Sexual Relations Between Elite White Women and Enslaved Men in the Antebellum South: A Socio-Historical Analysis
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There is ample evidence of sexual relations, from rapes to what appear to be relatively symbiotic romantic partnerships, between white slave masters and black women in the Antebellum South. Much rarer were sexual relations between white women and black slave men, yet they too occurred. Using an intersectional socio-historical analysis, this paper explores the factors that contributed or may have contributed to the incidence of sexual encounters between elite white women and slave men, the power dynamics embedded in them, and their implications in terms of sexual consent. The paper demonstrates how upper-class white women who engaged in these relationships used sex as an instrument of power, simultaneously perpetuating both white supremacy and patriarchy.
According to former slave Harriet Jacobs, author of Incidents in the Life of a Slave Girl (1861), “The slave girl is raised in an atmosphere of licentiousness and fear. The lash and the foul talk of her master and his sons are her teachers. When she is fourteen or fifteen, her owner, or his sons, or the overseer, or perhaps all of them, begin to bribe her with presents. If these fail to accomplish their purpose, she is whipped and starved into submission to their will.” Jacobs’ account of the sexual violence endured by slave women is merely one of many. Although it is impossible to know exactly how many black women were sexually assaulted under slavery, such abuse was widespread.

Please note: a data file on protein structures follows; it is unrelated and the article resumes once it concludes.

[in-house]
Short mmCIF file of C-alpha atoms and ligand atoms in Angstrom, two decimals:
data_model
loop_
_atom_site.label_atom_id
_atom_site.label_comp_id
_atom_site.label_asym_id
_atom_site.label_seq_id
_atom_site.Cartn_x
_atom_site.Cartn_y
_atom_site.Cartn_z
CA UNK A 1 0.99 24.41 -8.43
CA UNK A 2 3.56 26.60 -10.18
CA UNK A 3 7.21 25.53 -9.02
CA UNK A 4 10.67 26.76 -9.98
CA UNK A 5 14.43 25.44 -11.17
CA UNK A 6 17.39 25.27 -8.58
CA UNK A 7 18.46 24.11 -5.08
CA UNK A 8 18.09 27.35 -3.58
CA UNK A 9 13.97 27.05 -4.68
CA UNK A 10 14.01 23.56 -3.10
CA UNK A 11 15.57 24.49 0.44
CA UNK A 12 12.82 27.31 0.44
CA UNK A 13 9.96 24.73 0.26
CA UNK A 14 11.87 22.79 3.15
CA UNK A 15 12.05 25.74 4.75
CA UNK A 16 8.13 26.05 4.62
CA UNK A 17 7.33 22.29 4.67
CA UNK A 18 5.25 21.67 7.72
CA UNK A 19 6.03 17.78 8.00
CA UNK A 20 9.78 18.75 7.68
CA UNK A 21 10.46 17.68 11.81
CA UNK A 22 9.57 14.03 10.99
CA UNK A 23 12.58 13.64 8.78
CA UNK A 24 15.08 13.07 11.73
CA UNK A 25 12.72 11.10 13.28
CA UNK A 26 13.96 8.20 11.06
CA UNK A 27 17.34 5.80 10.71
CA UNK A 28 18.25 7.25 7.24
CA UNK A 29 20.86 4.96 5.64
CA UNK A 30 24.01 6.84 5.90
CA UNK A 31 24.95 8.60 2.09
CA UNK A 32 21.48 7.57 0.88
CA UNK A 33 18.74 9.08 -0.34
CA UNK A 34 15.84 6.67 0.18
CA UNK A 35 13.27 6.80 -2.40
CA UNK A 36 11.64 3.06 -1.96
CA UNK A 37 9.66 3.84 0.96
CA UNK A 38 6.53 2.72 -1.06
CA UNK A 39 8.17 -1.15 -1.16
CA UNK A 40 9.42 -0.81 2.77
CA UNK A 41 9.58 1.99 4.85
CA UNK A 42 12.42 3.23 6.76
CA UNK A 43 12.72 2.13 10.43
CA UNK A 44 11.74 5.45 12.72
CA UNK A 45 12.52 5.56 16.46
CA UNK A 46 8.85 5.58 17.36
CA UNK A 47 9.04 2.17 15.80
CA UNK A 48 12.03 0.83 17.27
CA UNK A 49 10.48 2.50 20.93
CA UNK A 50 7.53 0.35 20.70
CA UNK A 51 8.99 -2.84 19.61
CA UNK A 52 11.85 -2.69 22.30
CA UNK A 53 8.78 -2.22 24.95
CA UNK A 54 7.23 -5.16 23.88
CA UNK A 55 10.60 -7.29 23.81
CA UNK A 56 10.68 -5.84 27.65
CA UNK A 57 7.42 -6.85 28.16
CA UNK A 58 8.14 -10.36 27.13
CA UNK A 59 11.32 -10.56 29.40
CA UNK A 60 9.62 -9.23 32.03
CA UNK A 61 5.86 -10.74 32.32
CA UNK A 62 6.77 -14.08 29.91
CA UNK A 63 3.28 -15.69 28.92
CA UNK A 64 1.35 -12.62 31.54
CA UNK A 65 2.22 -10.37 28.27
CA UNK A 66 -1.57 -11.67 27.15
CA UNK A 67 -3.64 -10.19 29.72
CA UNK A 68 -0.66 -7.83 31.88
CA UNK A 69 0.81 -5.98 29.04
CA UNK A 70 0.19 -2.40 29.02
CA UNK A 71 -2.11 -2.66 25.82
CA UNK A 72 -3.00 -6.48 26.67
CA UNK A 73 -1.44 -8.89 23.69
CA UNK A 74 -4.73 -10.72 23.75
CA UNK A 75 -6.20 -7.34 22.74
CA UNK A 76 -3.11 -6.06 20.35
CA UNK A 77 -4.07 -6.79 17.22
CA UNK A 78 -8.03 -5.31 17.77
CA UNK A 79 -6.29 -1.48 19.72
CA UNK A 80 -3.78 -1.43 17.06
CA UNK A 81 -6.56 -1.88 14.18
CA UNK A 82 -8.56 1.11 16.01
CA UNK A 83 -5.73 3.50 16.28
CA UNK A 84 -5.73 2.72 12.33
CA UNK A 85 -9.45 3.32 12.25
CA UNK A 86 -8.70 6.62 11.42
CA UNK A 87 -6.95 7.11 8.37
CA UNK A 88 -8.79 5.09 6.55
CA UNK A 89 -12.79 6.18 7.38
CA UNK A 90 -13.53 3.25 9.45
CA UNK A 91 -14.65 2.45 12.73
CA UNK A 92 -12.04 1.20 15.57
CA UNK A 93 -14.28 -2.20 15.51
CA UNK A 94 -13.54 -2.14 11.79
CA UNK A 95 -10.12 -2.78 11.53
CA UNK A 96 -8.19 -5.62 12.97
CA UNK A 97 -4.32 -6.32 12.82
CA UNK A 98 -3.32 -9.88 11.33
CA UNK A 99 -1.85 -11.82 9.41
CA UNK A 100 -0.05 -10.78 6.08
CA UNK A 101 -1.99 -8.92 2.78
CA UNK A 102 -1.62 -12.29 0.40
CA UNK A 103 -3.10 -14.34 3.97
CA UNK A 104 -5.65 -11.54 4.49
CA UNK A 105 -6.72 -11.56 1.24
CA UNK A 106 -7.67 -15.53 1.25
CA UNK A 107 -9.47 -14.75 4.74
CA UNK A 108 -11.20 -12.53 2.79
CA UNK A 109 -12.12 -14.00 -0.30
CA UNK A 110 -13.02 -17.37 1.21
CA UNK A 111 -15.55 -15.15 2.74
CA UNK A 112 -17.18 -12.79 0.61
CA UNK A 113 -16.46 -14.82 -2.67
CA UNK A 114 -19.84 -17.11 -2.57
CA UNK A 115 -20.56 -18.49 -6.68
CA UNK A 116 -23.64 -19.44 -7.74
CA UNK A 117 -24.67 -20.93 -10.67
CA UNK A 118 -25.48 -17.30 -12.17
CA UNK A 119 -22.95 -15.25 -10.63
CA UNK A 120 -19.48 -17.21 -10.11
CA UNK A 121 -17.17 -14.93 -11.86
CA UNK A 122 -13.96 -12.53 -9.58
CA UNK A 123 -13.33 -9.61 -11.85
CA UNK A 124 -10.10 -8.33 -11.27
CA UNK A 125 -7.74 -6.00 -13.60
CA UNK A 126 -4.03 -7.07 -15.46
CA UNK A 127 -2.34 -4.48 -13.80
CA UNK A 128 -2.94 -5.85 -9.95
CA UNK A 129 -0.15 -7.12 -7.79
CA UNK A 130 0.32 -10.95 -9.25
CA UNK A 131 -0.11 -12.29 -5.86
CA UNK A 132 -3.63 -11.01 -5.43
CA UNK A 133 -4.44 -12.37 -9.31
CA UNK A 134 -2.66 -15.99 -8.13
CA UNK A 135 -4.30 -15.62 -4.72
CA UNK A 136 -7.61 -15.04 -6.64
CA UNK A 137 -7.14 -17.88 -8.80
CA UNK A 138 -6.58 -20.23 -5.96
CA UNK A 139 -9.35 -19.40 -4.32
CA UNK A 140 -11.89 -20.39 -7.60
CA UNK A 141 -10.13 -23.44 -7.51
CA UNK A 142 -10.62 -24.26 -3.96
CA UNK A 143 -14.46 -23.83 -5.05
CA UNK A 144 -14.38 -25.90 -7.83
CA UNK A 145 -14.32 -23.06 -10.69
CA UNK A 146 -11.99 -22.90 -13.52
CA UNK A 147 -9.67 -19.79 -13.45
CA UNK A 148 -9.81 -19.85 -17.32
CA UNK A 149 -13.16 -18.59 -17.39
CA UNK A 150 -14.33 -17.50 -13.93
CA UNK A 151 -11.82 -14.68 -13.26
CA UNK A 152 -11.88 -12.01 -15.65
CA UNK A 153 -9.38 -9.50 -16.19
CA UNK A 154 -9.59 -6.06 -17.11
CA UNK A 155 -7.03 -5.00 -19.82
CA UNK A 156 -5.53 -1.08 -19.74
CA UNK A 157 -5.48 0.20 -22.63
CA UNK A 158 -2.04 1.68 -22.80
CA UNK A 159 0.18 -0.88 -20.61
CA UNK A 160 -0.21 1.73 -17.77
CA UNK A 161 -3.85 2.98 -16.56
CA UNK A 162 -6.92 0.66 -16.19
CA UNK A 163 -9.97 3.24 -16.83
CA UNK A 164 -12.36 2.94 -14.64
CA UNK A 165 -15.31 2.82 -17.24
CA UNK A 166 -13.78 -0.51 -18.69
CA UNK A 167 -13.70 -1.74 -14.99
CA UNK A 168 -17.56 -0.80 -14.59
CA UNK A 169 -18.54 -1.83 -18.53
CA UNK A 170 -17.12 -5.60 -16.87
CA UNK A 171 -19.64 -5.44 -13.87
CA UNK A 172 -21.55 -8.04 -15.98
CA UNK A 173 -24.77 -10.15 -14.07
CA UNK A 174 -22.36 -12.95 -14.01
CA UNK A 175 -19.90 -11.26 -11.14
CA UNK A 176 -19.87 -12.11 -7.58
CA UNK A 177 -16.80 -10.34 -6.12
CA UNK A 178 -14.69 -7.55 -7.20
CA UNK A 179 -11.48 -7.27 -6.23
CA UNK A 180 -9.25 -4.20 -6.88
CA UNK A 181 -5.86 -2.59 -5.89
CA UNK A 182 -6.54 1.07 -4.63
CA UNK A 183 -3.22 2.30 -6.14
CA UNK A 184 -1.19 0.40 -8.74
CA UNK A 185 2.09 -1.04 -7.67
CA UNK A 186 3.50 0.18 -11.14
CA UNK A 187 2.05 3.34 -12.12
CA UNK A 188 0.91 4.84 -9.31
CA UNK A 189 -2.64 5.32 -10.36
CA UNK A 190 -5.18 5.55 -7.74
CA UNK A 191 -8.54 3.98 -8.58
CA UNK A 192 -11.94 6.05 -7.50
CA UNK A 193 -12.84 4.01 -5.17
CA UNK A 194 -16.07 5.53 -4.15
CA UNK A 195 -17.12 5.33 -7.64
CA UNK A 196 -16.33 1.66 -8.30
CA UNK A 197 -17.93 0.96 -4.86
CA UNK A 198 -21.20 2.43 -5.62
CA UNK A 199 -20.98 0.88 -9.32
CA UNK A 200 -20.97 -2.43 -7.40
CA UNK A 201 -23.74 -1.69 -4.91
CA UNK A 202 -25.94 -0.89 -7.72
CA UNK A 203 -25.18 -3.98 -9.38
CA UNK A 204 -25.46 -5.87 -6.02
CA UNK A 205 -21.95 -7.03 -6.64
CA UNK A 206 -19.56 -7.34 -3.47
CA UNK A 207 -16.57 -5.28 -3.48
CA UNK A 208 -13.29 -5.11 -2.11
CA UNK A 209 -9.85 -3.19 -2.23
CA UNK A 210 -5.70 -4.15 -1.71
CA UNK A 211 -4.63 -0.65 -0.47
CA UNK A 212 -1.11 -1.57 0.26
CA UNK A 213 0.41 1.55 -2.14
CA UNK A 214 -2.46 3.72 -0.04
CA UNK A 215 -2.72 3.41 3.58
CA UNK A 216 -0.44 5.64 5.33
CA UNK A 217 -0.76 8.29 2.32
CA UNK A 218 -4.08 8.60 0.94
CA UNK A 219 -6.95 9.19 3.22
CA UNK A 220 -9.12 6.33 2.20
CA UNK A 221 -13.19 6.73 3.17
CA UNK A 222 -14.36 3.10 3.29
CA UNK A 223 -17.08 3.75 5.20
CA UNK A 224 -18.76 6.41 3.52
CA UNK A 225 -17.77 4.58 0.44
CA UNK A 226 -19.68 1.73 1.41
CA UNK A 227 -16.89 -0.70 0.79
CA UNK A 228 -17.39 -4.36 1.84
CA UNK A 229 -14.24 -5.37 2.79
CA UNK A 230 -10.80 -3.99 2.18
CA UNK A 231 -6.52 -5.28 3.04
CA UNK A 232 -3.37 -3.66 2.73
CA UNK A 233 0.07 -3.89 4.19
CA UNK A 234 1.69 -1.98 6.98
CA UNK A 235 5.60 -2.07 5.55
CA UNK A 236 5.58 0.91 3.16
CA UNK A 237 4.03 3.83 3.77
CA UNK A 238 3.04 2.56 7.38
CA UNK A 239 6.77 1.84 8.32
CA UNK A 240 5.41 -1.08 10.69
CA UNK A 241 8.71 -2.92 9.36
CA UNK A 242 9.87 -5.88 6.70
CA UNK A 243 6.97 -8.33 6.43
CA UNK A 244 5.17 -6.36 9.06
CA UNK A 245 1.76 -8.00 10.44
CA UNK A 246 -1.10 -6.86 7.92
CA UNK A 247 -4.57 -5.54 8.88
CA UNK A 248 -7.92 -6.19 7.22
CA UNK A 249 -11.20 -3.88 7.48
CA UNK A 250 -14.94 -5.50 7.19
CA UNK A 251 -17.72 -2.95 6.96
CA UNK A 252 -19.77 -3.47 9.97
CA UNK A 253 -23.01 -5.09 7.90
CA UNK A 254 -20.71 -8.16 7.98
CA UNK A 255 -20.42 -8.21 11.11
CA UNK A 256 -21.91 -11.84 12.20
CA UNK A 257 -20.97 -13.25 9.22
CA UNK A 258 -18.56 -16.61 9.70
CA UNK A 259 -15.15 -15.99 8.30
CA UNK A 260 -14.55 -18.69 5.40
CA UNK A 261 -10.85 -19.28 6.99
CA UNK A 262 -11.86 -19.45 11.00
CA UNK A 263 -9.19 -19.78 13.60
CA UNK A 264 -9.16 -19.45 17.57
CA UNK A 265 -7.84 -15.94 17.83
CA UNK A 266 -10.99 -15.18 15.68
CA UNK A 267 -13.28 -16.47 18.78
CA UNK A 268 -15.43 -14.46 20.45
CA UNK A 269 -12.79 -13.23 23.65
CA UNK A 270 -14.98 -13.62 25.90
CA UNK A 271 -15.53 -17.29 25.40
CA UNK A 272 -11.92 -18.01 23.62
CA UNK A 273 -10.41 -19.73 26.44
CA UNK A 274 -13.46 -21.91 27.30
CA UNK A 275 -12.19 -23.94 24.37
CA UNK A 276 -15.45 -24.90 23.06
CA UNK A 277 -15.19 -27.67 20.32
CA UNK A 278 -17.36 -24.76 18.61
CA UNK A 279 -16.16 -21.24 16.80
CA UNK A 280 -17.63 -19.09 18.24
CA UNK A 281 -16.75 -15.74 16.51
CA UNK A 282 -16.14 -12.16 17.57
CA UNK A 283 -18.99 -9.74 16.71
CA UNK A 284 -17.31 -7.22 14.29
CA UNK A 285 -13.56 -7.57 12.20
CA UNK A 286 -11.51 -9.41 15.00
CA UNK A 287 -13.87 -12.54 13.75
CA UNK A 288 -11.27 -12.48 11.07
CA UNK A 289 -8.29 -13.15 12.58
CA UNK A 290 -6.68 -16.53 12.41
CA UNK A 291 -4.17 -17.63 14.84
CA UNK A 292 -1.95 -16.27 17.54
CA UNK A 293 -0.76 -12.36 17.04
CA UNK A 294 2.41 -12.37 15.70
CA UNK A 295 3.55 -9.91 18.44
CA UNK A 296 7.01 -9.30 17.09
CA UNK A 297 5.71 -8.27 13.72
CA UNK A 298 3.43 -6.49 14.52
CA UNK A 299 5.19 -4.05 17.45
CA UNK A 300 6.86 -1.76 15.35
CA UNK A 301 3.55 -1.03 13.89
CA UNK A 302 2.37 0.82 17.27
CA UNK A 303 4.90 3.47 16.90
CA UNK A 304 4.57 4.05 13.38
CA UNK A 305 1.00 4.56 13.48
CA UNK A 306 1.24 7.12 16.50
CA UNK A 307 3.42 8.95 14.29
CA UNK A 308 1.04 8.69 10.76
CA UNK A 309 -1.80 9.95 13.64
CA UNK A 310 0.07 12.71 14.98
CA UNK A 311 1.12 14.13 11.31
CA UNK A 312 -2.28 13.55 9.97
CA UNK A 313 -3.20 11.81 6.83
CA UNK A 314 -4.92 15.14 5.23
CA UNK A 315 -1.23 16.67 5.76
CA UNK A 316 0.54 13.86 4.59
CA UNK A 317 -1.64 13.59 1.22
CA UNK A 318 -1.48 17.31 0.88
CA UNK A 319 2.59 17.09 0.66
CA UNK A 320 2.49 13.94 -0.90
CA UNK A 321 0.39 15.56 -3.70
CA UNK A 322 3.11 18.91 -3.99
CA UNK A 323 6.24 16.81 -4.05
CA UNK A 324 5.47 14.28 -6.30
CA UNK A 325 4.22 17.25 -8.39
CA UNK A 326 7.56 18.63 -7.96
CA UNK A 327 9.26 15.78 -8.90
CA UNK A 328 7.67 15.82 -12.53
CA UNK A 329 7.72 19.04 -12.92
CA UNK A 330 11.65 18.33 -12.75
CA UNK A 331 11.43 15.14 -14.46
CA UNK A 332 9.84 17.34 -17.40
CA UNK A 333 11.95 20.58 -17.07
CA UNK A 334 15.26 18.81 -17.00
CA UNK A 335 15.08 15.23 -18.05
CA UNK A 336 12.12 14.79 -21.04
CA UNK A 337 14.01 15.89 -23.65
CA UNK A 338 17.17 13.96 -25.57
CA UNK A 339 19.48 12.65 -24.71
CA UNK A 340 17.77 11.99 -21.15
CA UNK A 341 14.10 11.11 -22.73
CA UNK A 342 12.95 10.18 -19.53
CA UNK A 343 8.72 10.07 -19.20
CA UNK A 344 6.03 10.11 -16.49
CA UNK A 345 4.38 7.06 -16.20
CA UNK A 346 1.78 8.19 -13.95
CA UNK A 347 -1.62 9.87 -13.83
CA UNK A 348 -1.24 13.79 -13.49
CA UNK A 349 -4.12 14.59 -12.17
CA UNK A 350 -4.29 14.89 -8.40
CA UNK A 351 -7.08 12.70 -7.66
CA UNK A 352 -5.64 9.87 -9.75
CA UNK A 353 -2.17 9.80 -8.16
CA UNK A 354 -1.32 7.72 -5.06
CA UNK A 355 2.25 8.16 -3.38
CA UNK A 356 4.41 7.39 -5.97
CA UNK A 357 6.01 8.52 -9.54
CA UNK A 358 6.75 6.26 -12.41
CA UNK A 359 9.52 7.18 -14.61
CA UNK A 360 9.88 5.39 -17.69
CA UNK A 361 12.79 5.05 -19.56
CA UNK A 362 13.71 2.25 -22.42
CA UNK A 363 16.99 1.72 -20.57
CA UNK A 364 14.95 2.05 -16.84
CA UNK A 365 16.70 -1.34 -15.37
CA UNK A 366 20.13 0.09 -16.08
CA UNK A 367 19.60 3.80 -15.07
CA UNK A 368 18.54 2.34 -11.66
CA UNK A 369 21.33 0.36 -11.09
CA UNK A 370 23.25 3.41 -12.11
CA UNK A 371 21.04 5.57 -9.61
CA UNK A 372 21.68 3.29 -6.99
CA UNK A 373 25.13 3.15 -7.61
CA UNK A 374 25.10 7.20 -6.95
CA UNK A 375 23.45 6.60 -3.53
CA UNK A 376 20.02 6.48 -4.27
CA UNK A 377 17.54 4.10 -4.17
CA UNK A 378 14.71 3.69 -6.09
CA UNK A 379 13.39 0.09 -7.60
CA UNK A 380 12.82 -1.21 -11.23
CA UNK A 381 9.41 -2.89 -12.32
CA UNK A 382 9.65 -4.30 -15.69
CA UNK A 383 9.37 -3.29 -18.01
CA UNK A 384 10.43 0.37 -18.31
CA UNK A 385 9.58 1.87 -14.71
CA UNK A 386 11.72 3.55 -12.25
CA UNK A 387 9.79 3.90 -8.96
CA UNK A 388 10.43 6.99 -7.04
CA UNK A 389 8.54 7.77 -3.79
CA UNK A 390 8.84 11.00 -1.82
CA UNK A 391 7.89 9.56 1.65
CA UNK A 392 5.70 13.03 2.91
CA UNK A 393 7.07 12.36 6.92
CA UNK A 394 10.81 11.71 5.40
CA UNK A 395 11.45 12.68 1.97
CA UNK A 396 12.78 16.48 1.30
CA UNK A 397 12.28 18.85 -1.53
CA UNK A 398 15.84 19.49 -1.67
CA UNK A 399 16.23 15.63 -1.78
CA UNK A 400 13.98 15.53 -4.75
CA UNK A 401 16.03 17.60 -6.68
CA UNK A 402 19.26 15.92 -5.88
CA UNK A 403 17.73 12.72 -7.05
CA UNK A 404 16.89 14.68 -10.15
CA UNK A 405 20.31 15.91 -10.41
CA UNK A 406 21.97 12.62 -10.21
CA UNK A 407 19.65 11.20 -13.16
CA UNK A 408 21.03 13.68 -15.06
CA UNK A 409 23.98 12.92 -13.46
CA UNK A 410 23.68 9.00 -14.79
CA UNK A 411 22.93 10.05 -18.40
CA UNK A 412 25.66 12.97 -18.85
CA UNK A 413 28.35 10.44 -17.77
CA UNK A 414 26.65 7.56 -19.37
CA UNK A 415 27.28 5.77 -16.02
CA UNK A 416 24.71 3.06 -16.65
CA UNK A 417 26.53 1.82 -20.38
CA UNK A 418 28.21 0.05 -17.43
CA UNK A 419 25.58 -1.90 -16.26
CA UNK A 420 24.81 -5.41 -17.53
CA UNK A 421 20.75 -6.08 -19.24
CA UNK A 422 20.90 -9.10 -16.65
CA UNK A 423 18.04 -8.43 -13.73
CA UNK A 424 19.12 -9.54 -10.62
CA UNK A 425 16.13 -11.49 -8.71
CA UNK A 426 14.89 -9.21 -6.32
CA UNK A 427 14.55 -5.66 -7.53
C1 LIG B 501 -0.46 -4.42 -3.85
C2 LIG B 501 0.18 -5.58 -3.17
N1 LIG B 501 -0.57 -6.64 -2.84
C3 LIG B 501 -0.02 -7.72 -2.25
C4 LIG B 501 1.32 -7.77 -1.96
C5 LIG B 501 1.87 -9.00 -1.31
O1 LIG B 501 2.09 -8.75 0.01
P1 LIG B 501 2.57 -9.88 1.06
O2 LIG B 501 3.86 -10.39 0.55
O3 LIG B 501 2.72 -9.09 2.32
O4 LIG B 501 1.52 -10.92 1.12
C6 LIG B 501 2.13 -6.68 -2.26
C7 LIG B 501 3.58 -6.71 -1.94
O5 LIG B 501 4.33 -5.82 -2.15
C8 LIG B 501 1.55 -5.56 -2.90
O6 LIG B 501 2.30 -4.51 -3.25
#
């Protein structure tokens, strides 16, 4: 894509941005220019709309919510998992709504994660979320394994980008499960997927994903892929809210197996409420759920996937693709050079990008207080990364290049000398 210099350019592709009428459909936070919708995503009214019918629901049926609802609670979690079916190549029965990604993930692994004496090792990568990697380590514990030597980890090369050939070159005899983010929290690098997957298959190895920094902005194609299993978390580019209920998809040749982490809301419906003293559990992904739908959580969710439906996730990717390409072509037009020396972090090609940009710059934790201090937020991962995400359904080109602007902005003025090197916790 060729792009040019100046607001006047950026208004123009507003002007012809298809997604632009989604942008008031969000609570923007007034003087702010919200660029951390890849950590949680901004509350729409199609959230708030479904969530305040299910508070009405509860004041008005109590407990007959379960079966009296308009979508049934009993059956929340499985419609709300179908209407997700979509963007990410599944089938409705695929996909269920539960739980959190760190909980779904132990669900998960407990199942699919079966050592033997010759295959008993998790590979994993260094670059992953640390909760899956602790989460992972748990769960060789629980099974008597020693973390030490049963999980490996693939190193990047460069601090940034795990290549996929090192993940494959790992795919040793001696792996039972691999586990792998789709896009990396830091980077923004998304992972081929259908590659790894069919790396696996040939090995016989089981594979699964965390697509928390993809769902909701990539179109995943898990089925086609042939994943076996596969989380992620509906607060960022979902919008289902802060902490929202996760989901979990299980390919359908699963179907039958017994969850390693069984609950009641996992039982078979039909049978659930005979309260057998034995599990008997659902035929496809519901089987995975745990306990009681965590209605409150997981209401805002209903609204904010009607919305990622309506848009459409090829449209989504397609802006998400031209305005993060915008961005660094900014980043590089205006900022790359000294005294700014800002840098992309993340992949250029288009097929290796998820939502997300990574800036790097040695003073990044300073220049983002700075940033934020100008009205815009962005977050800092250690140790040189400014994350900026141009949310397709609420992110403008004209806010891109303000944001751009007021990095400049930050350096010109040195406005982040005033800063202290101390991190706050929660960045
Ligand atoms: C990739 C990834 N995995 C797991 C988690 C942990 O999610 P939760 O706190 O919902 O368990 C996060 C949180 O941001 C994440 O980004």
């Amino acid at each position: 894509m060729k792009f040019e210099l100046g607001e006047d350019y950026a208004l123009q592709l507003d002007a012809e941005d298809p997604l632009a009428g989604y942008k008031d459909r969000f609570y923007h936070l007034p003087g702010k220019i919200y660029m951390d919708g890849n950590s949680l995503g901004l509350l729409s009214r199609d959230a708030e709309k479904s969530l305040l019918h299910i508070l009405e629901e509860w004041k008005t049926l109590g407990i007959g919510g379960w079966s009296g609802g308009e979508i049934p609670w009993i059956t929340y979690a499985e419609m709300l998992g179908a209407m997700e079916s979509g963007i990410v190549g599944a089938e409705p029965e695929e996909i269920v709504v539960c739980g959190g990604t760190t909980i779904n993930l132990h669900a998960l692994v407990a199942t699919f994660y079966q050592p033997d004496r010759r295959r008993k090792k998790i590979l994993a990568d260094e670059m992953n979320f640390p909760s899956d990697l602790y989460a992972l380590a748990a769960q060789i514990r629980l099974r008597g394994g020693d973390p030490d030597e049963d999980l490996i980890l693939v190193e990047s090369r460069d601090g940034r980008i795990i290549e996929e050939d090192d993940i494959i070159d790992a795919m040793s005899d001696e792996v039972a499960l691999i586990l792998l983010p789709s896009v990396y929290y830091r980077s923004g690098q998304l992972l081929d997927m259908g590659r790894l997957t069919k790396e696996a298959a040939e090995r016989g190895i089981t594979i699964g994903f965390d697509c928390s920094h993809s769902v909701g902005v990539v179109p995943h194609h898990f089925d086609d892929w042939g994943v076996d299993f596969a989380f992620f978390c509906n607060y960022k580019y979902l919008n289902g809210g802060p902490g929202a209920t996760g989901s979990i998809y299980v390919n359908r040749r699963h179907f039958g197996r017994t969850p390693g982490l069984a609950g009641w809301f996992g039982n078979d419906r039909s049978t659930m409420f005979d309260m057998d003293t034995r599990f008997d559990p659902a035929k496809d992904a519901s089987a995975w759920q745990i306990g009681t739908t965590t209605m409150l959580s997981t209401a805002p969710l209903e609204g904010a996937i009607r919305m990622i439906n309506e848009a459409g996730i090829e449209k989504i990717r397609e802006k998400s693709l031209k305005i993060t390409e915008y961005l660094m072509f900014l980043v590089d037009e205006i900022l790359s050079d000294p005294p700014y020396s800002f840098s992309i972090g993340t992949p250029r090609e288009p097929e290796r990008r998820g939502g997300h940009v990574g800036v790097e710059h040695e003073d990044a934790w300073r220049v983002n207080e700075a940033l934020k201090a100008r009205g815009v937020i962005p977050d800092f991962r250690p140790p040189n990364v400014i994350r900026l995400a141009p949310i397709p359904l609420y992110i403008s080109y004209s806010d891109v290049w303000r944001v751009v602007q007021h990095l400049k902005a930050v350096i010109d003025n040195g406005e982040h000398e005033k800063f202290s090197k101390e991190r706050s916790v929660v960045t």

Not all sexual encounters between masters and female slaves would be considered rape according to most definitions of the term.1 Concubinage-type arrangements and even long-term romantic partnerships, perhaps most famously that of Thomas Jefferson and Sally Hemmings, were known to exist. Yet, many scholars would agree that “even presumably affectionate and long-term relationships must be reconsidered given the context of slavery” (Foster, 2011, p. 459). The enormous imbalance of gender and racial power between the two parties problematizes the notion of a truly consensual romantic relationship between a slave master and his female slave. These so-called consensual sexual partnerships can be seen, like rape, as an exercise in white patriarchal authority.
Why these women chose to sexually abuse slaves probably varied by situation. Perhaps some of them were simply bored or sexually frustrated. But perhaps, at least on a subconscious level, sexually exploiting slaves was a means of compensating for their lack of power in other aspects of their lives.
But what of sexual relations between planter-class white women and slave men? Under what conditions did they occur? How should they be described in terms of power, agency, and consent? Answering these questions involves analyzing historical records through the lens of power relations, parsing through the complexities of racial, class, and gender hierarchies. By “focusing attention on the ways that multiple and sometimes conflicting sources of oppression and power are intertwined,” such an intersectional analysis allows us to make sense of how persons occupying a position of low-status in one social arena can simultaneously occupy one of high-status in another (Aulette, Wittner, and Blakely, 2009, p. 5). They also allow us to observe the processes by which social hierarchies are sustained. In the case of white women and black men, we can use an intersectional analysis to better understand the ways in which elite Southern white women used oppressive, gendered notions of female purity and sexual subservience to maintain racial hierarchy.